Fields, Forests & Wetlands Foods of Eastern North America
A Complete Wild Food Guide
Nasturtium Flowers and Unripe Seed Pods
Season: Late Spring, Summer & Fall Until Frost
Urban, Rural or Both: Urban mainly
I am referring to the Garden Nasturtium flowers and unripe seed pods of (Tropaeolum majus), not the Watercress (Nasturtium officinale). Go to the Nasturtium entry in "Leaves and Greens" here for more information. This is not a plant that is native to Eastern North America, but it is planted as an ornamental all over.
Garden Nasturtium: (Tropaeolum majus). Sometimes also called the Indian Cress or Monks Cress. This is the plant you see in gardens with the lily pad shaped leaves and the yellow, orange or red flowers. This is not a plant that is native to Eastern North America, but it is planted as an ornamental all over, and is a good plant to put in a vegetable garden with any plant from the Cabbage family (Brassicaceae) and Pumpkins, Squash and Zucchini (the Cucurbita family) as it deters pests that are a problem for both. Hard to claim this is a wild plant, but it has naturalized in areas of Eastern North America having escaped gardens. And, Dandelions are not native either, but people think they are a wild plant. So on that logic, I'm going to include them. Besides, they are a good, edible green and flower, and make a good companion plant.
This plant has three unusual features. One, a drop of water on the leaf will form a flat bottomed sphere. Two, In the evening, look at the flower of an orange one, and you may see flashes of light. This is called the "Elizabeth Linnæus Phenomenon". Third, the stems are sensitive to touch, and will bend toward what touches them, or what they touch. They use this to wrap around other materials to get height.
Using: The yellow, orange or red flowers are great raw in a salad, making it look nice and giving a peppery taste. Since you shouldn't eat Watercress raw (it can harbor parasites from animal manure that may find its way into the water it is growing in), this makes a great substitute. They can also be used like pumpkin, squash or zucchini flowers deep fried in batter.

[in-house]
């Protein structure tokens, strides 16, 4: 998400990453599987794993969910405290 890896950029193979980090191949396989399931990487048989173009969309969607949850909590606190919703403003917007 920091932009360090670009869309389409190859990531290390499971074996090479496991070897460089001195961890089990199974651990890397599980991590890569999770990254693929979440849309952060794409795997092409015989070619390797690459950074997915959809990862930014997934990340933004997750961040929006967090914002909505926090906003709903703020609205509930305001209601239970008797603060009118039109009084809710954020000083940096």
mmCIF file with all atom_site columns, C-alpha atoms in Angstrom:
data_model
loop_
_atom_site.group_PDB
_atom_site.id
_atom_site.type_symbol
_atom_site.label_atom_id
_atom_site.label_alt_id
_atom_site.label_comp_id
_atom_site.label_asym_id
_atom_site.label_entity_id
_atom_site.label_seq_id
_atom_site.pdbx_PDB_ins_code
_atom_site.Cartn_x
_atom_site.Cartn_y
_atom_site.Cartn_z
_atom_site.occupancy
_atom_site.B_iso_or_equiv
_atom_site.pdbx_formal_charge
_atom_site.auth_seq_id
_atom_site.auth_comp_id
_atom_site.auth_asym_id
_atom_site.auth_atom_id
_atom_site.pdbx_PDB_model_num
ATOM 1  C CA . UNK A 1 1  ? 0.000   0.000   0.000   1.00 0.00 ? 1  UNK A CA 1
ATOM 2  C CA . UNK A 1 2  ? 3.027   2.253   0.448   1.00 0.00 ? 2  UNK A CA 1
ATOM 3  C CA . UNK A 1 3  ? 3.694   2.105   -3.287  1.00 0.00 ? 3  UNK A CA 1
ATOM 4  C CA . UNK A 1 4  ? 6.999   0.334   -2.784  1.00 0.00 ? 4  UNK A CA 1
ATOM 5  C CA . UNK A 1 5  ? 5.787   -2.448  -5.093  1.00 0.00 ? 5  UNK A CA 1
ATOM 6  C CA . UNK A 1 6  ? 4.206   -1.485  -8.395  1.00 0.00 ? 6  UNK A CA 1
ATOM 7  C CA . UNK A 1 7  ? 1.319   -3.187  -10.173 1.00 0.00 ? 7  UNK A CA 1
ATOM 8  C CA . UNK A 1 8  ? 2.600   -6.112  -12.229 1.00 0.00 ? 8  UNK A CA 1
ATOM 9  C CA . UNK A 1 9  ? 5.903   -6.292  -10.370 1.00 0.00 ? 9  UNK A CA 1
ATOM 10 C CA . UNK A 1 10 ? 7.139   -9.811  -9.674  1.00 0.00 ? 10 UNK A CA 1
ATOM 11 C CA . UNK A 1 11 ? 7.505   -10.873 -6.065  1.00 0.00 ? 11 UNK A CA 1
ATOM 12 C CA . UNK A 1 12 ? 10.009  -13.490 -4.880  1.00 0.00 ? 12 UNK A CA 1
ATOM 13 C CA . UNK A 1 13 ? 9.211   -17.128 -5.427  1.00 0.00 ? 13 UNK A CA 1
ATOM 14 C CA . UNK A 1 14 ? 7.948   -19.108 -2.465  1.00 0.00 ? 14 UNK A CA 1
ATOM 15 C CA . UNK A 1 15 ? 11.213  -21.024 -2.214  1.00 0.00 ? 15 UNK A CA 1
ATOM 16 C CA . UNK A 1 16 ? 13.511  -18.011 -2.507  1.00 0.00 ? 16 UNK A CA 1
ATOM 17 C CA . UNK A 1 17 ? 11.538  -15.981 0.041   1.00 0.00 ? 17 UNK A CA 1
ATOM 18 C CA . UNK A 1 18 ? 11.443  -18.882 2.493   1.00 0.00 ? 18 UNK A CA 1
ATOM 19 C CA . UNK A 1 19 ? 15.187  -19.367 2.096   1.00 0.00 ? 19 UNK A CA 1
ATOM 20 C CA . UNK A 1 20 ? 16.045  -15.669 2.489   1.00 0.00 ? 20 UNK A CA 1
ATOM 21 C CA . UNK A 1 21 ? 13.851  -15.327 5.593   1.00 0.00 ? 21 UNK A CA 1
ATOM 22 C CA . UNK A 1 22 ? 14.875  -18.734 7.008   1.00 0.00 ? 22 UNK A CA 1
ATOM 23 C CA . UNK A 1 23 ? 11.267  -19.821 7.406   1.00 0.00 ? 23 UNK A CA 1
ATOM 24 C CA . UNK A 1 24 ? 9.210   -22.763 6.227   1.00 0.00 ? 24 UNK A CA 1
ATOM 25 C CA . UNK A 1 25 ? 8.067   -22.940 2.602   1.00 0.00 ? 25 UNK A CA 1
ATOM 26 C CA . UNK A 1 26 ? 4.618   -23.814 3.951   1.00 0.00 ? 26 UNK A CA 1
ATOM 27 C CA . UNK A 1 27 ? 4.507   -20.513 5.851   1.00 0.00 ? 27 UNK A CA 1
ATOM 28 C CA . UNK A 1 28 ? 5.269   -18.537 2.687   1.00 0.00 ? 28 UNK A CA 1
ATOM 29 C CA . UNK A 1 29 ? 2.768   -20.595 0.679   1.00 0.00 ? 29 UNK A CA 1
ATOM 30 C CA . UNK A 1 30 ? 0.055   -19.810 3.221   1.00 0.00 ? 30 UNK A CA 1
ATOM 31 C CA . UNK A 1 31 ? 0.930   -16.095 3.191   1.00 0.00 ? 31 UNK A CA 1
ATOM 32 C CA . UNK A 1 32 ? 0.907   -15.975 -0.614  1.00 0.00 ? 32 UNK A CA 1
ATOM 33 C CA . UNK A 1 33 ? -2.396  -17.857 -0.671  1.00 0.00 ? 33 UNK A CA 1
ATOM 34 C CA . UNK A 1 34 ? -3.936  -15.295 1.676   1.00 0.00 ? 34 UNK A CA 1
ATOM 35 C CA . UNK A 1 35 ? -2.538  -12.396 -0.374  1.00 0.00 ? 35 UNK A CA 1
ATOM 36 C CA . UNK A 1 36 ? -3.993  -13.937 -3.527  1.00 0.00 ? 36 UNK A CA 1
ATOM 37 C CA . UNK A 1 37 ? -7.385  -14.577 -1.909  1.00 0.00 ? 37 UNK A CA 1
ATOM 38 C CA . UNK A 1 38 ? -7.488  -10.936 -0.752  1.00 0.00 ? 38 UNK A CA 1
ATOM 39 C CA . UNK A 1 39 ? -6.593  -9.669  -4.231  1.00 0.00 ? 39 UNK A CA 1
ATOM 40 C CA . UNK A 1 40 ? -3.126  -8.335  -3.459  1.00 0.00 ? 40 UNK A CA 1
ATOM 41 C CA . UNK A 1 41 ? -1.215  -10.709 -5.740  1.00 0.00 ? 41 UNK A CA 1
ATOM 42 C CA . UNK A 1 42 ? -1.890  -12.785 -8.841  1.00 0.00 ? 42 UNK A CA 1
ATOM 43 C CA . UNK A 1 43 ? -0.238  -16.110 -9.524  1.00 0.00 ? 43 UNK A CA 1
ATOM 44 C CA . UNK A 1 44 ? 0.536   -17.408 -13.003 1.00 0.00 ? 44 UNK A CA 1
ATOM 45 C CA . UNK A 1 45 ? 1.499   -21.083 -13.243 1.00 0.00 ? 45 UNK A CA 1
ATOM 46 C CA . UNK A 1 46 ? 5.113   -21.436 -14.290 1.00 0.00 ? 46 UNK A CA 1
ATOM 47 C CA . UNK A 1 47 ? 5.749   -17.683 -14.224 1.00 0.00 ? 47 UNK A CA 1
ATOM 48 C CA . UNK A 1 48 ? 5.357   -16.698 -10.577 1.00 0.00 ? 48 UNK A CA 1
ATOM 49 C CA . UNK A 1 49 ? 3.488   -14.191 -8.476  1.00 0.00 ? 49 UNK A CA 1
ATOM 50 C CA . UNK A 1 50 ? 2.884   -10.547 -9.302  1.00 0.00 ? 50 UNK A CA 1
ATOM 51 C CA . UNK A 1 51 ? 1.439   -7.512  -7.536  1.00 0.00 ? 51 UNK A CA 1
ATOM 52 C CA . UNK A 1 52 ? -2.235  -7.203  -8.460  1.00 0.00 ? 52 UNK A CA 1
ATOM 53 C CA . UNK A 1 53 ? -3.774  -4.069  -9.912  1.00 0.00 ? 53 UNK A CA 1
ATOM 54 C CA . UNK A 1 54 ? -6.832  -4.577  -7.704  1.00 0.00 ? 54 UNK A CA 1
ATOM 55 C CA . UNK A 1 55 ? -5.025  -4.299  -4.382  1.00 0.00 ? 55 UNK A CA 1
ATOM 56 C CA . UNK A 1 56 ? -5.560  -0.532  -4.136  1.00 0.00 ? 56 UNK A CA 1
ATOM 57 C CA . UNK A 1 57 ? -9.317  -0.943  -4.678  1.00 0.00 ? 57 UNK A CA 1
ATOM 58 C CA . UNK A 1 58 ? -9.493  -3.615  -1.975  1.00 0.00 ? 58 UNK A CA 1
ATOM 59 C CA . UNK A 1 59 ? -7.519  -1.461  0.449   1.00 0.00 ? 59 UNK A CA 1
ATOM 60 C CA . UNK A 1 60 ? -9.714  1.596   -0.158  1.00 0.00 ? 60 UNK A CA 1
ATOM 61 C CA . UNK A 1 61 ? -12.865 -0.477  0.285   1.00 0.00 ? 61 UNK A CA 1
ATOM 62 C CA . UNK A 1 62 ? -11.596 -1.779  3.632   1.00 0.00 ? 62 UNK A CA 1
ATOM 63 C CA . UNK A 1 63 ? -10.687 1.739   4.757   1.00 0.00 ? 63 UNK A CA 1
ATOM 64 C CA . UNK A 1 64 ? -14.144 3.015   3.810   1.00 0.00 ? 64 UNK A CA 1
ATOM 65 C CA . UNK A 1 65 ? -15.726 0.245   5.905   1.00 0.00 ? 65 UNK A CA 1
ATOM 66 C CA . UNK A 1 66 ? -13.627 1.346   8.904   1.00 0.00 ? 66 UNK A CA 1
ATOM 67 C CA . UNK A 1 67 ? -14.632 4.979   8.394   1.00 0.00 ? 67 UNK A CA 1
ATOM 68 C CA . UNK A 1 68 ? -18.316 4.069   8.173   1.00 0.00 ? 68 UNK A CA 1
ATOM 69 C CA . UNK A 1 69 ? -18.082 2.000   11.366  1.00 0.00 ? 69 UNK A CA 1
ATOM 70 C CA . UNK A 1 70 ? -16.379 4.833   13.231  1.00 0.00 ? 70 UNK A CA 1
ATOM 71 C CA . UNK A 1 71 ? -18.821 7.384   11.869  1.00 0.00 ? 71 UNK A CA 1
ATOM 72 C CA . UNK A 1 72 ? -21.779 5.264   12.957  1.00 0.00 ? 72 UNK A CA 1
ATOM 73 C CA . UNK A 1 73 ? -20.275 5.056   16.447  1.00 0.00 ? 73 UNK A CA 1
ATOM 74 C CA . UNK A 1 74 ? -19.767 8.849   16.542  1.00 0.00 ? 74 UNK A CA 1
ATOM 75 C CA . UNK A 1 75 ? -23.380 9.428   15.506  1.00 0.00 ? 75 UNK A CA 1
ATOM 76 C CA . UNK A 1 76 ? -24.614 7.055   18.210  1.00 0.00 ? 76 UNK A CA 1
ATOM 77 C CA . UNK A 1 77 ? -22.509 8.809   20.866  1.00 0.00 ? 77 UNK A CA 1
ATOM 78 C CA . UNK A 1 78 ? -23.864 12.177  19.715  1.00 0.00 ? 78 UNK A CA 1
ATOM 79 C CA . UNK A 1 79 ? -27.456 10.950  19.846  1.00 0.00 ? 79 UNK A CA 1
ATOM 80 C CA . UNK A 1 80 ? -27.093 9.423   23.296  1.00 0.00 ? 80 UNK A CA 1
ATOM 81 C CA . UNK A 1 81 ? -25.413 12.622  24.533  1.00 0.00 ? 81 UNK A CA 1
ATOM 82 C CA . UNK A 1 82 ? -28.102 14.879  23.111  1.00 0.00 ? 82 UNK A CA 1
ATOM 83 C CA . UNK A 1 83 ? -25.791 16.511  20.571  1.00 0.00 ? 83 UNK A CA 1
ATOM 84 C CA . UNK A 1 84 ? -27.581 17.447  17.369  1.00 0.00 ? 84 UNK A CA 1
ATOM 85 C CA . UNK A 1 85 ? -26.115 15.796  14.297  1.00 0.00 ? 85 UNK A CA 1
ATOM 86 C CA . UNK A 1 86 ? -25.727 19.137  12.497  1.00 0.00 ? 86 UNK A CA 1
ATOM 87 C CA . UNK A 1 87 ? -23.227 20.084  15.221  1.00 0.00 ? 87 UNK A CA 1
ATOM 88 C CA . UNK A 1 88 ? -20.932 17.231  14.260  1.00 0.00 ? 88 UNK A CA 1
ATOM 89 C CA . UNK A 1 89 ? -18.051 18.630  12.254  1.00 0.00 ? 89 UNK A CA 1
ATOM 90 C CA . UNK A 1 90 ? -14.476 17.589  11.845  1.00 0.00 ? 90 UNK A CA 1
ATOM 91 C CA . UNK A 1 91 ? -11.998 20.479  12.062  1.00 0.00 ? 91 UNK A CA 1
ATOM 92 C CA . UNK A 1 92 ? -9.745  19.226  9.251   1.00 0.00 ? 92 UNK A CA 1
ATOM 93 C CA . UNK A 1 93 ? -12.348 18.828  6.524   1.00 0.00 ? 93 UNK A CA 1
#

The unripe seed pods, pickled in salt and vinegar, are great on salads or cooked in with tomato sauces. They are a good substitute for capers with their peppery, spicy taste.
Growing this plant in your home garden:
A good plant to put in a vegetable garden with any plant from the Cabbage family (Brassicaceae) and Pumpkins, Squash and Zucchini (the Cucurbita family) as it deters pests that are a problem for both. It looks great, and it produces a lot of flowers and seed pods. A really great plant to have.
For detailed growing instructions, go to my Wild Foods Home Garden website Nasturtium page.
- Plant Size: Has trailing stems that can grow to 1.5 meters (5 feet) long. Leaves of plant can be up to 30 cm (12 inches) off the ground
- Duration: Annual
- Leaf Shape: Peltate, circular
- Leaf Phyllotaxis (Leaf Arrangement) on branch: Alternate
- Leaf Size: 3-15 cm (1 1/5 to 6 inches) diameter
- Leaf Margin: Entire (smooth) to shallow, rounded lobes
- Flowers: Bright orange, yellow or red. Five petals. 2.56 cm (1 to 2 1/3 inches) diameter
- Fruit: Single seeded, 2 cm (3/4 inch) wide, three-segmented fruit.
- Habitat: Originally from the foot-hills of the Andes in Peru, now found in flower gardens all over Eastern North America, and catching on as a companion plant in vegetable gardens.
- Recipe search on the web here (Google search) and here (Bing search).
- Pictures on the web here (Google images) and here (Bing images).
- USDA distribution map and plant profile here.
- The Biota of North America Program (BONAP) distribution map here. BONAP map color key here.
Edible, beautiful & peppery to the taste.
There are red flowers too. They all taste about the same.
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